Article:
Dr. Kim Burns

I can’t wait to eat in a restaurant. Hug my parents. See my friends. I miss being on campus.

But, I don’t miss my commute. I wonder, how anxious am I going to feel congregating in groups? Have I lost my in-person social skills? Wait, am I going to have to wear dress pants again? How much longer will we have to wear masks? 

Katherine May did an Instagram post about England opening up again and how she was tired of lockdown, but she also felt dread and anxiety about it ending. She referred to this as “pure introvert talk.” I related to her realization that the pre-pandemic pace of our lives was too fast and too hectic. Having everything canceled and losing the expectation that we need to be somewhere else has been restorative. 

In her book Wintering: The Power of Rest and Retreat in Difficult Times, May defines wintering as a fallow period in lifetimes of transition and lost confidence. I may not have been as interested in this idea of wintering were it not for the pandemic; which seems to me a planet-wide wintering.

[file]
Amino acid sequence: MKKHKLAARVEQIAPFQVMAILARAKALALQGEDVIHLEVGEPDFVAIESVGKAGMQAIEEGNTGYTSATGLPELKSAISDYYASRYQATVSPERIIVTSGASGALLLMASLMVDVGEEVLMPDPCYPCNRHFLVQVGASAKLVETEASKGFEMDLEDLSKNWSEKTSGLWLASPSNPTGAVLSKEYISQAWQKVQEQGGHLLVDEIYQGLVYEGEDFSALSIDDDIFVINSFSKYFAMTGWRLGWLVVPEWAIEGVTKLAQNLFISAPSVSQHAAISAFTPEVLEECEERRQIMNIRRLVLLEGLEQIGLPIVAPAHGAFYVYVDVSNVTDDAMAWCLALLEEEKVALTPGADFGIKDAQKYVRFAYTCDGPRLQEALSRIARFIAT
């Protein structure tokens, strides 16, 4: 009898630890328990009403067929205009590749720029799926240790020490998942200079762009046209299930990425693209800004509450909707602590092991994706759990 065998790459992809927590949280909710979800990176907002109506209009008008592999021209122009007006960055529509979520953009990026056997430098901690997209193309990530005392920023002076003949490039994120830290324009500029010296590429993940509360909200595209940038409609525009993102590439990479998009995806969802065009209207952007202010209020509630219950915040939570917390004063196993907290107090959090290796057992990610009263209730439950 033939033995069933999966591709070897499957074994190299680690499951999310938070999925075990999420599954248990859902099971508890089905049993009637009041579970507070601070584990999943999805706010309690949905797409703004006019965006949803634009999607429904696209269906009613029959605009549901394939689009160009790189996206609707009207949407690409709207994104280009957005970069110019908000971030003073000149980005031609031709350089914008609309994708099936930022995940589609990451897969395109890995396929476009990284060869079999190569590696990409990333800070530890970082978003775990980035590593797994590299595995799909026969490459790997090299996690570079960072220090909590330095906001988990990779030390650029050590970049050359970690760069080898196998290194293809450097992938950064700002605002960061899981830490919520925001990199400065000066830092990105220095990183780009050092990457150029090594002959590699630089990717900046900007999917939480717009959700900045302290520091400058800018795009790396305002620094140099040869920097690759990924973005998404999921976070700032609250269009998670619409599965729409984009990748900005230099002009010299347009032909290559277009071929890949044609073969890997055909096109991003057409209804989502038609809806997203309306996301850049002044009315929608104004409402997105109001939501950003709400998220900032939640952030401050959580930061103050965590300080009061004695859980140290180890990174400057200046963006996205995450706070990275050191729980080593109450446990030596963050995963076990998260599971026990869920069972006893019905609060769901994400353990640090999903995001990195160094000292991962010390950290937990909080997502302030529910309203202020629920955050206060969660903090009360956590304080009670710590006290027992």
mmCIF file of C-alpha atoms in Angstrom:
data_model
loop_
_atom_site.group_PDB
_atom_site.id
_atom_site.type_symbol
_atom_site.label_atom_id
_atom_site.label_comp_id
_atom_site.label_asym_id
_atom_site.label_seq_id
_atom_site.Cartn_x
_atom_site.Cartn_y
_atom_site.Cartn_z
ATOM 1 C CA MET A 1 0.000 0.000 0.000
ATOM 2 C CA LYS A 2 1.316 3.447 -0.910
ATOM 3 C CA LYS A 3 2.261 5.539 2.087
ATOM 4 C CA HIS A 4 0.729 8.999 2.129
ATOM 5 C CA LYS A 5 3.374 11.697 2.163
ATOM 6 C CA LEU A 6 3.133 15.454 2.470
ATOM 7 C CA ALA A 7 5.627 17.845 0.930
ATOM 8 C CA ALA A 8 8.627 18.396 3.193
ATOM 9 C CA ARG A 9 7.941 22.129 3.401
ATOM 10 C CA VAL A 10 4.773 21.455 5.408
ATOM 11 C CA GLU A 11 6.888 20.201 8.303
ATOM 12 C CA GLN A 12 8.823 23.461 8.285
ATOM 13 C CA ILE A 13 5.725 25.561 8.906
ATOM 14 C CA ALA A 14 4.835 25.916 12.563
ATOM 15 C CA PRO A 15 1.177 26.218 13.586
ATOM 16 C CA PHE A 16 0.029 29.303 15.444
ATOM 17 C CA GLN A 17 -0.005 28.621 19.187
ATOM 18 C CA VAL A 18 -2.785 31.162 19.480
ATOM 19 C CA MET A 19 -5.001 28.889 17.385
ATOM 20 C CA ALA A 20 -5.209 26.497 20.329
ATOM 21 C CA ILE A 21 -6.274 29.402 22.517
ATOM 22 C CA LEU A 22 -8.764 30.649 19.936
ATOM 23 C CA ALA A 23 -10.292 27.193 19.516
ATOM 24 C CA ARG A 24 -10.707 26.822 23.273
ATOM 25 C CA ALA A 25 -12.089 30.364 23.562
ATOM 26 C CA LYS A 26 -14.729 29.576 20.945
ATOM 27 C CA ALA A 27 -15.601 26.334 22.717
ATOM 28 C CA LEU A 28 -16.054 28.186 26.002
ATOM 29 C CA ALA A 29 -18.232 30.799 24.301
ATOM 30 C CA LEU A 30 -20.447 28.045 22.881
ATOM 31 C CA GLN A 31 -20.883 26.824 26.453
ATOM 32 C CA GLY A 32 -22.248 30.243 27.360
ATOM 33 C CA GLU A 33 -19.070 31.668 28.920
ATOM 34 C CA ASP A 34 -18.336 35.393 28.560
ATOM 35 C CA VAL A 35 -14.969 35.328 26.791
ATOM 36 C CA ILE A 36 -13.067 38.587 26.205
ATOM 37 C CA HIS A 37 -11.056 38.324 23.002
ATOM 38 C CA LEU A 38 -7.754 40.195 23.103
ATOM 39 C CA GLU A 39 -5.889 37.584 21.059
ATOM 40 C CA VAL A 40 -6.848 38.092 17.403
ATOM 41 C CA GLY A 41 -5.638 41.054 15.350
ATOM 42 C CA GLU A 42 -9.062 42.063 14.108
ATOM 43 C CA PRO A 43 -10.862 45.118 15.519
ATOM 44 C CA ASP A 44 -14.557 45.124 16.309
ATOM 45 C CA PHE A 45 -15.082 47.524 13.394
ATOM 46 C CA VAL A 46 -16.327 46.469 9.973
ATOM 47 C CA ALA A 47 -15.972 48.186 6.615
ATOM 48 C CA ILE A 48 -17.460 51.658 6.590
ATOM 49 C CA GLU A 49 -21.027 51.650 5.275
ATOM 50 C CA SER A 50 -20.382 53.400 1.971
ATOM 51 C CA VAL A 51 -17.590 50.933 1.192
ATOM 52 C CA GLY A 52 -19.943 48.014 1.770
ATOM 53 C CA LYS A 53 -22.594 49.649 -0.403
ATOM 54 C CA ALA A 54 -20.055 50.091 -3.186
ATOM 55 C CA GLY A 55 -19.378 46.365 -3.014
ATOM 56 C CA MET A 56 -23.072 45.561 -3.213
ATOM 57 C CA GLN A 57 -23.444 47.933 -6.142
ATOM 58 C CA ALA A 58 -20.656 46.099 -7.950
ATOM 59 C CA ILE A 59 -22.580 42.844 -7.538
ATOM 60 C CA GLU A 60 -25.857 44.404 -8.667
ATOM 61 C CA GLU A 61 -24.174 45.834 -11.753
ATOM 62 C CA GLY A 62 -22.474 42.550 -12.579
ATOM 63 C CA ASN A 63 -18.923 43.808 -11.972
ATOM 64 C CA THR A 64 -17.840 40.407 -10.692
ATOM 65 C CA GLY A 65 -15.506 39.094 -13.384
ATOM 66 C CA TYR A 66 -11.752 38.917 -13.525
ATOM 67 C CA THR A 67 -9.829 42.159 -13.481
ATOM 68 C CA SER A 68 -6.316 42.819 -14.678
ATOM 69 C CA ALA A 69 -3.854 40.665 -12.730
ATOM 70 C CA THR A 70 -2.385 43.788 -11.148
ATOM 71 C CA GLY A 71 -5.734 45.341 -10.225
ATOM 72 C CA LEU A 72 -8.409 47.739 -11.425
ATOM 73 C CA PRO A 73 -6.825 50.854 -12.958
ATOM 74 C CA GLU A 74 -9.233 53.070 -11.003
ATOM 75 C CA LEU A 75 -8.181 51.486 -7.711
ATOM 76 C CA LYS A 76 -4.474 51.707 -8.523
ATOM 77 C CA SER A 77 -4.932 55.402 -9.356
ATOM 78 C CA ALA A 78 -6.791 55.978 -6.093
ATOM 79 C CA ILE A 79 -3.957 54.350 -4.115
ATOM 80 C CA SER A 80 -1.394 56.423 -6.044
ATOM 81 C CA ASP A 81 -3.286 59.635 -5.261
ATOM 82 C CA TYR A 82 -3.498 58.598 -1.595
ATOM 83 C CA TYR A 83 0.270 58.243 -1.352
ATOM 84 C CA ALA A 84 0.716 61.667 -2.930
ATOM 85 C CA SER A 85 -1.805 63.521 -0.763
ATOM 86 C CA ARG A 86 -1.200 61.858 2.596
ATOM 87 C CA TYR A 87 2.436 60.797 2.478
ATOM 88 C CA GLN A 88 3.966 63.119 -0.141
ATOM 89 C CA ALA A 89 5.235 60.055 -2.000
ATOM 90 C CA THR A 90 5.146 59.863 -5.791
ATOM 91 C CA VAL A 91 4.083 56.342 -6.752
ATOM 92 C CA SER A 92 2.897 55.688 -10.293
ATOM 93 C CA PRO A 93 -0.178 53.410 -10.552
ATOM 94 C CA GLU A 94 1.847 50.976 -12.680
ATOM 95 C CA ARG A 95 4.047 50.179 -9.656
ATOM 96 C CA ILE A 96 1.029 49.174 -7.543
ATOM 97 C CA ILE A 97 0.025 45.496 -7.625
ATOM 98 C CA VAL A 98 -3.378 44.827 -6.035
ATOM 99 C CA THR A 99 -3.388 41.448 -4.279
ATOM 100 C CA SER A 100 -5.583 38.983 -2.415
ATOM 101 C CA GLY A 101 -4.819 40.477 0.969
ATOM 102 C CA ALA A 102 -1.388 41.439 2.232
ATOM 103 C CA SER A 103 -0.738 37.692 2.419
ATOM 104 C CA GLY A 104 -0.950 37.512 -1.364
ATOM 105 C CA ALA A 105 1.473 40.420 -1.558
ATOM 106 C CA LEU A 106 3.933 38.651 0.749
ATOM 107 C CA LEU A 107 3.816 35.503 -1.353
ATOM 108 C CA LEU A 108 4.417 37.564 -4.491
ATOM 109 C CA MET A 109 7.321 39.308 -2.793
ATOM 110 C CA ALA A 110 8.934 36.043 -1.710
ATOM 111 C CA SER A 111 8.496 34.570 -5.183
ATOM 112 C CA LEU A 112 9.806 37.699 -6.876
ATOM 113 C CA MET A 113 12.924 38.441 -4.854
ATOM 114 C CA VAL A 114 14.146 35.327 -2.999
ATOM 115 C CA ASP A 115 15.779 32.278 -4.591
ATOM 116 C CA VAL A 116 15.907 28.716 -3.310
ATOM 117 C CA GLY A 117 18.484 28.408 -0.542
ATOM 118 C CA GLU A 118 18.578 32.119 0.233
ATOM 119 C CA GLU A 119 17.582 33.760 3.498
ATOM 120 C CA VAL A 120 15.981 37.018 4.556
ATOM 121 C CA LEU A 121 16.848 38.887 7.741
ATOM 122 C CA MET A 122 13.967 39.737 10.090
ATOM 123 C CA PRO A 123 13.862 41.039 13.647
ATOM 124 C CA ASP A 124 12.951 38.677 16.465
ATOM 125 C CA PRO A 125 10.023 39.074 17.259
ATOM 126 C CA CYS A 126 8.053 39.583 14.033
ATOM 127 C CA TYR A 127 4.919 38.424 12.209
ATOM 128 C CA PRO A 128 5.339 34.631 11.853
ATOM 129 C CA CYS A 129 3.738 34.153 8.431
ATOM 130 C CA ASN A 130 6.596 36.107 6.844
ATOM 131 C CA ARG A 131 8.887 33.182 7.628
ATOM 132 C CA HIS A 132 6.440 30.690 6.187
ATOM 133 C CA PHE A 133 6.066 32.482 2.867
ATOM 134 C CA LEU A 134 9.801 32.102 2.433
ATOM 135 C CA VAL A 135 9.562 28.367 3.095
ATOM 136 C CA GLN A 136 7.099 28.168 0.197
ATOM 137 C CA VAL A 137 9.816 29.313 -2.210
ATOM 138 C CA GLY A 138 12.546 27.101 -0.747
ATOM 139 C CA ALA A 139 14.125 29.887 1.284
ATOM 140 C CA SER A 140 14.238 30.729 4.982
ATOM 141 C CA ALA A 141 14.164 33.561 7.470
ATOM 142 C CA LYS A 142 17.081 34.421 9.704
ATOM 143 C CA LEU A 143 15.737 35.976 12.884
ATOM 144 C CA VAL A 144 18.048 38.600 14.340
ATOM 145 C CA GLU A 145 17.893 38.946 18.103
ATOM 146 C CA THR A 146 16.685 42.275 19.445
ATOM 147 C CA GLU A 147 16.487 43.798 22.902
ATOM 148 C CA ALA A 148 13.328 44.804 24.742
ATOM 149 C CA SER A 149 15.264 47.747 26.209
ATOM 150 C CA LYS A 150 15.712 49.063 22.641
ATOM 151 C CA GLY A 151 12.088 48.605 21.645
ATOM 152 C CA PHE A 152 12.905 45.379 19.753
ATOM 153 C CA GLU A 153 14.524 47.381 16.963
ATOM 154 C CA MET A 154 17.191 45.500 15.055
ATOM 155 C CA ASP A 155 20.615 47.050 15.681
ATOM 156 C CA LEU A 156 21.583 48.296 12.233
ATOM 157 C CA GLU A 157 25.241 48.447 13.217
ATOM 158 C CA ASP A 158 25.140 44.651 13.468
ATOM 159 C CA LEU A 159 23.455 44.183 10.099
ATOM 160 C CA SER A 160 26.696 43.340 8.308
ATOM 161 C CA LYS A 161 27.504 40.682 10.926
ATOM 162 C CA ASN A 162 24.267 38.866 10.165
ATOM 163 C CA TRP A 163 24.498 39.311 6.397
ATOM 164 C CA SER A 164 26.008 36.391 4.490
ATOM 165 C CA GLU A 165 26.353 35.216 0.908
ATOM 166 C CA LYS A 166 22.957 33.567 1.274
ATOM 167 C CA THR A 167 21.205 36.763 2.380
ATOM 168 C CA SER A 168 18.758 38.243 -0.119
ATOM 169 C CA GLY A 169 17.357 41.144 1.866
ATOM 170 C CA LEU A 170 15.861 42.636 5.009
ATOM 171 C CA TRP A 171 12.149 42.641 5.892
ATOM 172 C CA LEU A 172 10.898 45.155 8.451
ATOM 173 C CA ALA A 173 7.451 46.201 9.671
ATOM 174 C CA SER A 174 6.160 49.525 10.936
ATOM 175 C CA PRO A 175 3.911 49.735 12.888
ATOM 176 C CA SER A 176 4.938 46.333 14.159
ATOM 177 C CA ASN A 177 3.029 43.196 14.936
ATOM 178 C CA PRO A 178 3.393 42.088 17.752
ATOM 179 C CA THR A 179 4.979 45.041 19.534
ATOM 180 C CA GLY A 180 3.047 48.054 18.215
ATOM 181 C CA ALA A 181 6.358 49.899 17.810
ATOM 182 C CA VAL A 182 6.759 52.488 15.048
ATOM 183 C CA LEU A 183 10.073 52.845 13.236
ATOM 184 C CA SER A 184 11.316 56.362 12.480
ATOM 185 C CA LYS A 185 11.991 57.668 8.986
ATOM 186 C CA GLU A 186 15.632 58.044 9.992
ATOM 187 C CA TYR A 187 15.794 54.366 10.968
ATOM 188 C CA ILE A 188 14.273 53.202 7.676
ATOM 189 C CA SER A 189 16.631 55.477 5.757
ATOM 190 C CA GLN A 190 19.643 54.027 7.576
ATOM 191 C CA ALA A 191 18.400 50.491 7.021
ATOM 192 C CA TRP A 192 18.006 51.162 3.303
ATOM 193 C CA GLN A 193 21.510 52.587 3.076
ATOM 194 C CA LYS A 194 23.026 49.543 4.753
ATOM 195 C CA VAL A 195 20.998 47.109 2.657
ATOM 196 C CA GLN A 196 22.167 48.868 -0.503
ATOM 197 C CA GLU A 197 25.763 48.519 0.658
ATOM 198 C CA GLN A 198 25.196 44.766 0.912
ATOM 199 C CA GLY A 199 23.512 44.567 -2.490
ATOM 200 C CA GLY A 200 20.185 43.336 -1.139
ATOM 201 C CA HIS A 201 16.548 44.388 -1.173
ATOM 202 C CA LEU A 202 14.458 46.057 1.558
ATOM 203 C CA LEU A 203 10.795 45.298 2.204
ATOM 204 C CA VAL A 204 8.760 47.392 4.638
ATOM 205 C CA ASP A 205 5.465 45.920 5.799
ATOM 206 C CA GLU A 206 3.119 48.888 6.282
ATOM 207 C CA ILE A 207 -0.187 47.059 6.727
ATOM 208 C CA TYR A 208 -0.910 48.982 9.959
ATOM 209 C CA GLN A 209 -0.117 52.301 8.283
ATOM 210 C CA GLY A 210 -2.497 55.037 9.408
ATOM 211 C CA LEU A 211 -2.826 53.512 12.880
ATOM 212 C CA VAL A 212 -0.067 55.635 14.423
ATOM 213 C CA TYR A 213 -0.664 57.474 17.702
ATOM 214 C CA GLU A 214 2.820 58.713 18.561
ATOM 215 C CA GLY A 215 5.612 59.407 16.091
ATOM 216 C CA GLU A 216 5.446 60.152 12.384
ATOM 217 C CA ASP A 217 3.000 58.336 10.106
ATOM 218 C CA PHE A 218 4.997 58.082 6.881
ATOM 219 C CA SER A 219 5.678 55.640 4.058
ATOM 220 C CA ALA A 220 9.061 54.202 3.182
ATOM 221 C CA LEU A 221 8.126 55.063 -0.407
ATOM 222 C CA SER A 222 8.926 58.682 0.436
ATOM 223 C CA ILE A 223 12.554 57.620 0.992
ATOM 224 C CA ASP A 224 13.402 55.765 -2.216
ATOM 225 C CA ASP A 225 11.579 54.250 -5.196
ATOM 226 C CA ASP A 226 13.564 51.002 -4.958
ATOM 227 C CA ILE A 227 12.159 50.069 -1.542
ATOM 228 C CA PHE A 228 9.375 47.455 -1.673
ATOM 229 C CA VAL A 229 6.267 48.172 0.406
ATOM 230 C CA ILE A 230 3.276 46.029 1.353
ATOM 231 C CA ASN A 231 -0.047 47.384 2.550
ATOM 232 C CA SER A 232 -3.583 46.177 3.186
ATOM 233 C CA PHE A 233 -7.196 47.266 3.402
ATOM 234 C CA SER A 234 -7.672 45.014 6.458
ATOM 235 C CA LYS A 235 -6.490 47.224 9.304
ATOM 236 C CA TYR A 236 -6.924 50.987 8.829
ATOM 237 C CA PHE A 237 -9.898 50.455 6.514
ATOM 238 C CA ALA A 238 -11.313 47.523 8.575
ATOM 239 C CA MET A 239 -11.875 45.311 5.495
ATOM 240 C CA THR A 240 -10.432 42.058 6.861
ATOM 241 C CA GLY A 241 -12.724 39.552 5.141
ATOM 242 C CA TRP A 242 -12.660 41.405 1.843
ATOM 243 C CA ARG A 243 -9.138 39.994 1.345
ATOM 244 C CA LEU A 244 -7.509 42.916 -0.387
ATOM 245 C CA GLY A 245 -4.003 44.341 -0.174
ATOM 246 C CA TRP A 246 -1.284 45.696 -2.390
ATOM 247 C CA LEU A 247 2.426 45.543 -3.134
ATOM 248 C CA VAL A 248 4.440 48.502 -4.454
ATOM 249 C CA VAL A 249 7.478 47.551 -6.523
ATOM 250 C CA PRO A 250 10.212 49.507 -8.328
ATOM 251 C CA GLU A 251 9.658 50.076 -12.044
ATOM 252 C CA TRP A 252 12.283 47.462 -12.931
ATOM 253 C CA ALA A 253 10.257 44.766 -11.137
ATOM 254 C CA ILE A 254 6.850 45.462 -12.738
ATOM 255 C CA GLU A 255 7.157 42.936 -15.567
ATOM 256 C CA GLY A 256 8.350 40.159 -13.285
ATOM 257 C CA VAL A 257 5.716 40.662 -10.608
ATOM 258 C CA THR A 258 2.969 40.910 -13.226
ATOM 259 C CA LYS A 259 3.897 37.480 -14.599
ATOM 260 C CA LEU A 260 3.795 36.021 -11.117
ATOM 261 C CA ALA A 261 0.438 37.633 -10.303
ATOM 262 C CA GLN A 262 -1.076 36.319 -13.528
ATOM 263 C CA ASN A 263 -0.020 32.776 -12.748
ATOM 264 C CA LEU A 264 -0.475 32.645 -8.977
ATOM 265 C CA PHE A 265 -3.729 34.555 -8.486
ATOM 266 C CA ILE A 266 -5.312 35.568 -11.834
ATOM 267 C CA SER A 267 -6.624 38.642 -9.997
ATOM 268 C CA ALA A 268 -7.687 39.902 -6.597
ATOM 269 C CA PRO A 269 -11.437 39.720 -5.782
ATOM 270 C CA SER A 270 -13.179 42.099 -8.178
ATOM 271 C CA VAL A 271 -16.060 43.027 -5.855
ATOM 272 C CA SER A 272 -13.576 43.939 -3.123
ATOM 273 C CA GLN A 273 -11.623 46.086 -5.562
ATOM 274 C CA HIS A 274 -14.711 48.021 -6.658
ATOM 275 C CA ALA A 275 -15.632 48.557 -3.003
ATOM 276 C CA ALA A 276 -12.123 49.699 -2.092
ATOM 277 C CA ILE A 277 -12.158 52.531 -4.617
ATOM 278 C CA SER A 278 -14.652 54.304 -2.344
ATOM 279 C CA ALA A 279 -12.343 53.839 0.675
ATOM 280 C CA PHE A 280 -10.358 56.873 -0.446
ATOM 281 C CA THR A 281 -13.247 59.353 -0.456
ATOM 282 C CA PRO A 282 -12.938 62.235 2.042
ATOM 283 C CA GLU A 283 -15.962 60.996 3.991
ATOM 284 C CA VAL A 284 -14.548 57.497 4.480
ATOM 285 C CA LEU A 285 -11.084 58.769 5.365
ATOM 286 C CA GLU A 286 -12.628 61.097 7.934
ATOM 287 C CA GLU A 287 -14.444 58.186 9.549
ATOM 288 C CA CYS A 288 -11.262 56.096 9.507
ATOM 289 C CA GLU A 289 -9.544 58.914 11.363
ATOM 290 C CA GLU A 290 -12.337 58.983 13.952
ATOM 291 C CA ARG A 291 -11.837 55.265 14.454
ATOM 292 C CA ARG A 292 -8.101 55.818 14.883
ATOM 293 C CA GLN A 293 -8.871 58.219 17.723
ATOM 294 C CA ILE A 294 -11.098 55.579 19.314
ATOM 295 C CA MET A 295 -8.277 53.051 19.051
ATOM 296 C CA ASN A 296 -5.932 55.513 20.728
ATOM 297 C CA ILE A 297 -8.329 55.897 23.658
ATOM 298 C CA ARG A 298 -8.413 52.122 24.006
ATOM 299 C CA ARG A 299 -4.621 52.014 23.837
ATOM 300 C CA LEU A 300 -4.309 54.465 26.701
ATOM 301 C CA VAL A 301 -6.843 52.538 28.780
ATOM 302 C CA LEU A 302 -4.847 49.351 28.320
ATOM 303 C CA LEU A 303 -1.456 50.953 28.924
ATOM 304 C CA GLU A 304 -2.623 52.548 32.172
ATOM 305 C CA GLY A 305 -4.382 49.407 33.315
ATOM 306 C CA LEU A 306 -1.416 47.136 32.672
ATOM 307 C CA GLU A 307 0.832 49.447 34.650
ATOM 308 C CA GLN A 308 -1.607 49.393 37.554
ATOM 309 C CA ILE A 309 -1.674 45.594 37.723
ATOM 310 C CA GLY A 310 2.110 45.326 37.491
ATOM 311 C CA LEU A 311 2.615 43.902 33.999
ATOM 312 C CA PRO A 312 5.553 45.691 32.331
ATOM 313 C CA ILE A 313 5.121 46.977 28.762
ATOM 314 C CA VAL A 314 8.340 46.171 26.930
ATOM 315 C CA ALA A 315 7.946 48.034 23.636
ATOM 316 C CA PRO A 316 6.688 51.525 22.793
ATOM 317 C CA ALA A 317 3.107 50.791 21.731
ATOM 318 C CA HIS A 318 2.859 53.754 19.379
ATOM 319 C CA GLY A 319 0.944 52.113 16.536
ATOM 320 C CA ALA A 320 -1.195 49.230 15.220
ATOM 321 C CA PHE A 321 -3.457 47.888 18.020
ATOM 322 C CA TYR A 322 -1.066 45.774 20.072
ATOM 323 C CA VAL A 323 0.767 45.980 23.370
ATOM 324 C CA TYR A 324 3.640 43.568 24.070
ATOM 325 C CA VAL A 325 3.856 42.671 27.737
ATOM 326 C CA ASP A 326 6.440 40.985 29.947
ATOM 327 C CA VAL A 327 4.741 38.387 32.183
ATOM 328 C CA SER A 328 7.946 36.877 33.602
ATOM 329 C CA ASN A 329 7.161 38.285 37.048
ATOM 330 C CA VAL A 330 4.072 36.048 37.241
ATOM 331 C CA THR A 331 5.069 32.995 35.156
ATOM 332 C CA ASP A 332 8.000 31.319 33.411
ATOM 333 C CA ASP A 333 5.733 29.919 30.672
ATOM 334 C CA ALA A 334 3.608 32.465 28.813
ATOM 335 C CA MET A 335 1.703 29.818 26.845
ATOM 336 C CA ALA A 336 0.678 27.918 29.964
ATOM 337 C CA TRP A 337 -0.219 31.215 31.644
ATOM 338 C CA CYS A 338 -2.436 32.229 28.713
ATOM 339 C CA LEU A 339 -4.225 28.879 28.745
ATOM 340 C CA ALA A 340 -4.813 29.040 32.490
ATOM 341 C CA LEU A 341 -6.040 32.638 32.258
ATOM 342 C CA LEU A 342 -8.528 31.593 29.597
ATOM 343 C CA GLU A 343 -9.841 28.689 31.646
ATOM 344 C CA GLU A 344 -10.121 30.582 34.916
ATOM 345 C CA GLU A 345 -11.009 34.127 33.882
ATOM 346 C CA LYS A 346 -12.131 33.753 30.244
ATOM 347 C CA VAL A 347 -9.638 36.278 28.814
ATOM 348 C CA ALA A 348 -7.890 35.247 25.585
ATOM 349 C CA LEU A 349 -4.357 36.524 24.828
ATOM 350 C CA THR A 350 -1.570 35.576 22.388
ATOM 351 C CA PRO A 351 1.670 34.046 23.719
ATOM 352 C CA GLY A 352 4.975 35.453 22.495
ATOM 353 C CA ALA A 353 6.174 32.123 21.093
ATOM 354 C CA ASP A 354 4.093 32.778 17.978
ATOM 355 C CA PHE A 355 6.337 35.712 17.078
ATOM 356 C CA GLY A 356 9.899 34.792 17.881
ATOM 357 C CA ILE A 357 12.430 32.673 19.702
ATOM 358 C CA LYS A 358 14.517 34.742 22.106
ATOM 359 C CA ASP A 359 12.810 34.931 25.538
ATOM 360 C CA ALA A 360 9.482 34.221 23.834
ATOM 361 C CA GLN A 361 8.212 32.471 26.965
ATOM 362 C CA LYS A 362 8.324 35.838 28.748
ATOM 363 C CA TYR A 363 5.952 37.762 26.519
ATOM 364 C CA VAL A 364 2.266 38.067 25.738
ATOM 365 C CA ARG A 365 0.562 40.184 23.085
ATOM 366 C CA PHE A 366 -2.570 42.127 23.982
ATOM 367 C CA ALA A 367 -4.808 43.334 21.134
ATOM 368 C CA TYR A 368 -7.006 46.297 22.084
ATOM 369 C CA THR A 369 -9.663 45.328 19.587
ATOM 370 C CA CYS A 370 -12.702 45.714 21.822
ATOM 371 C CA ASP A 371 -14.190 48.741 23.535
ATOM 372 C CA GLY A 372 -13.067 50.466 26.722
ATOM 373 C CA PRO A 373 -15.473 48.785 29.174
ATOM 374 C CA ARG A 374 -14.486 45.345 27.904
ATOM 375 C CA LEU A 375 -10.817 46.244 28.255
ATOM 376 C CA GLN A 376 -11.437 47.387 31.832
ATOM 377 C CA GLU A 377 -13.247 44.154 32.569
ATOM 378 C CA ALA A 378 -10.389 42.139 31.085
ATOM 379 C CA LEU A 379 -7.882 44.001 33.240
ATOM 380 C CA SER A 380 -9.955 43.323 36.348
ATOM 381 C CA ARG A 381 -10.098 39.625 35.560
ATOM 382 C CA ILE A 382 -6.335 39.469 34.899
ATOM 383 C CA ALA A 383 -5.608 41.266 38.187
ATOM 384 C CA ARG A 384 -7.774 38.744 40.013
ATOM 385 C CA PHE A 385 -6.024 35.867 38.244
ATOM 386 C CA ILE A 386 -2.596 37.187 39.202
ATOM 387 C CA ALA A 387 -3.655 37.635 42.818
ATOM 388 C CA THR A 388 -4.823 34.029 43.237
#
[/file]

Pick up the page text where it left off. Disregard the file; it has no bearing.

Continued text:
During times of wintering, we do “those deeply unfashionable things – slowing down, letting your spare time expand, getting enough sleep, resting.” Pre-pandemic, doing these things were radical acts.

Once the initial anxiety of the pandemic passed, I started getting a solid 7-9 hours of sleep every night. I haven’t been this rested since before I had children. Yes, on the days spent in eight hours of Zoom meetings, I emerge from my home office like a zombie but, in general, I’m more rested than I have ever been. I don’t want to go back to the exhaustion that I had considered normal. 

May encourages us to emerge slowly from our wintering. “We must test the air and be ready to shrink back into safety when blasted by unseasonal winds; we must gradually unfurl our new leaves. There will still be the debris of a long, disordered season. These are the moments when we have to find the most grace . . .when we have to tell truths we’d rather ignore.”

We will need the courage to craft a new path.

A path that includes the people and places we miss most with stops along the way for the reflection and rest we need to flourish.

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